And the only that’s different right now is Lowndes County. Because Lowndes County did not hold a public hearing as required, so we’re on a different timeline. And if Mrs. Quarterman would have given me about until December 13th she would have seen that.

Because our initial resolution was not the same as the other communities. We’re on a little bit of a different timeline because we have to address that issue. That’s one thing; the county in this instance will be handled a little different than some of the smaller cities and Valdosta.

That would be the initial resolution the county did not provide in response to an open records request about the draft the county did not publish as required by the state. If the county had answered questions weeks ago, instead of waiting until they had to do makeup homework, nobody would have had to ask about it at that GLPC meeting….

Anyway, the County Planner has said there will be a public hearing. However, remember it was the County Chairman who said that the public hearing item on the agenda was not really a public hearing. It’s the Chairman, not the Planner, who sets the agendas for the County Commission. We’ll see what’s on the 13th December County Commission Agenda, and whether it really is handled as a public hearing in that meeting.

Then GLPC Board Member John Page expressed his concerns: Continue reading

GLPC: Greater Lowndes Planning Commission, 28 November 2011

There’s a meeting of the Greater Lowndes Planning Commission tonight. They discuss rezoning requests relevant to the City of Valdosta, Lowndes County, Dasher, Hahira, and Lake Park. We don’t know which rezoning requests they will consider tonight, because they no longer post agendas.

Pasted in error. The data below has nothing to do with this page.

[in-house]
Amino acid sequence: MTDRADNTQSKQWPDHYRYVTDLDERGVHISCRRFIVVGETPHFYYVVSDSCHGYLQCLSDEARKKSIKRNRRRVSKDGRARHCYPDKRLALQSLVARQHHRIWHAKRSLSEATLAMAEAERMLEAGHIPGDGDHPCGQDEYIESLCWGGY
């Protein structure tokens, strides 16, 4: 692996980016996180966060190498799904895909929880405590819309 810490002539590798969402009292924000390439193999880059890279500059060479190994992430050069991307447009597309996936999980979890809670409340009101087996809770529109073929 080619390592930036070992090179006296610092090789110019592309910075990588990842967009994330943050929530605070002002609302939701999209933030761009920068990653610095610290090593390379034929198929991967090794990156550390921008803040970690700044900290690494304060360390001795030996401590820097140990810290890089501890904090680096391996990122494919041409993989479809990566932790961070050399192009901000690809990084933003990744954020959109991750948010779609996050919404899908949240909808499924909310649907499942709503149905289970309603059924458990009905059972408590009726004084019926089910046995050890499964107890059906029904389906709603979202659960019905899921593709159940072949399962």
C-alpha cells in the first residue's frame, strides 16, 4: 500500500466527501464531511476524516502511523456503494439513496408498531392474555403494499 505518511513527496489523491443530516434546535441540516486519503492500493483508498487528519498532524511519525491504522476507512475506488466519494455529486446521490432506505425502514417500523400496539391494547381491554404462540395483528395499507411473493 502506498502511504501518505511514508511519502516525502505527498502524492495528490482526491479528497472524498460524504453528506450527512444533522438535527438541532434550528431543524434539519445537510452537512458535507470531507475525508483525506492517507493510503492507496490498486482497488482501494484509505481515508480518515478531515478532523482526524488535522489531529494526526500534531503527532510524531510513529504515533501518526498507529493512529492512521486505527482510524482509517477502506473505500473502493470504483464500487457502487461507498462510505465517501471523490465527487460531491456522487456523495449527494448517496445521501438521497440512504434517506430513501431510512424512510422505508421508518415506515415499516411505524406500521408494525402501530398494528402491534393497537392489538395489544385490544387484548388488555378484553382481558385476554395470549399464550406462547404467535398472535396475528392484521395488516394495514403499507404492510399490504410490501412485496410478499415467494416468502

The City of Valdosta’s writeup about GLPC still links to the Southern Georgia Regional Commission pages about GLPC, which is where GLPC agendas used to be, but no longer:

As of July 1, 2011 there will be no more updates to this site. For question contact:

Jason Davenport – Lowndes County
Alexandra Arzayus – City of Valdosta

The Lowndes County government’s website has nothing listed for GLPC, and when you search for it you get:

Search Results: planning commission
No Results Found

Sad, really, considering that GLPC used to be a good example of local government transparency.

Maybe they’ll have an agenda at the door tonight.


Notice regarding videoing or photographing

Through a chain of emails yesterday we received this item originating at the County Clerk’s office.

This may or may not be what the Commission voted on Tuesday. It’s not signed by any of the voting Commissioners or the County Clerk.

It says it’s a NOTICE. Is a Notice an ordinance?

It’s still not on the County’s website list of ordinances.

So many questions!

Cynics might have still other questions.


Georgia open records law revision

There seems to be disagreement about access to open records in civil suits, regarding changes Attorney General Sam Olens proposes to Georgia’s Open Records Act. There are other issues, as well.

Jim Galloway wrote for the AJC on 1 Sep 2011, Sam Olens, Mike Bowers at odds over change to Open Records Act,